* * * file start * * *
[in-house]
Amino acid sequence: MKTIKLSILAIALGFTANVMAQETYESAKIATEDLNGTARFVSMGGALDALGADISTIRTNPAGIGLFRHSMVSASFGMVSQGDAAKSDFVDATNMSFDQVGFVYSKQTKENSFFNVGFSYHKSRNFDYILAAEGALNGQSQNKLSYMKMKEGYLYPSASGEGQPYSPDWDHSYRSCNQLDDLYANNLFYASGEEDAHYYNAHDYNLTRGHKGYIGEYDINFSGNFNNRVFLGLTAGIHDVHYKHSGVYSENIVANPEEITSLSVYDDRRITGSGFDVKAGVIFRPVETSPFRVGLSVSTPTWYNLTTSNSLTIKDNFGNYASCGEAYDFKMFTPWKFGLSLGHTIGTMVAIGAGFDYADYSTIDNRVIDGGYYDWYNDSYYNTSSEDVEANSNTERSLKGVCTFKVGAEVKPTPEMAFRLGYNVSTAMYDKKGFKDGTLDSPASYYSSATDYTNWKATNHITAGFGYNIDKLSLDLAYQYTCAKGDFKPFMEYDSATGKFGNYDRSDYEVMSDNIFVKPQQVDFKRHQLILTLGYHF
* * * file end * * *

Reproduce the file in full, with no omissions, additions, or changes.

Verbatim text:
[in-house]
Amino acid sequence: MKTIKLSILAIALGFTANVMAQETYESAKIATEDLNGTARFVSMGGALDALGADISTIRTNPAGIGLFRHSMVSASFGMVSQGDAAKSDFVDATNMSFDQVGFVYSKQTKENSFFNVGFSYHKSRNFDYILAAEGALNGQSQNKLSYMKMKEGYLYPSASGEGQPYSPDWDHSYRSCNQLDDLYANNLFYASGEEDAHYYNAHDYNLTRGHKGYIGEYDINFSGNFNNRVFLGLTAGIHDVHYKHSGVYSENIVANPEEITSLSVYDDRRITGSGFDVKAGVIFRPVETSPFRVGLSVSTPTWYNLTTSNSLTIKDNFGNYASCGEAYDFKMFTPWKFGLSLGHTIGTMVAIGAGFDYADYSTIDNRVIDGGYYDWYNDSYYNTSSEDVEANSNTERSLKGVCTFKVGAEVKPTPEMAFRLGYNVSTAMYDKKGFKDGTLDSPASYYSSATDYTNWKATNHITAGFGYNIDKLSLDLAYQYTCAKGDFKPFMEYDSATGKFGNYDRSDYEVMSDNIFVKPQQVDFKRHQLILTLGYHF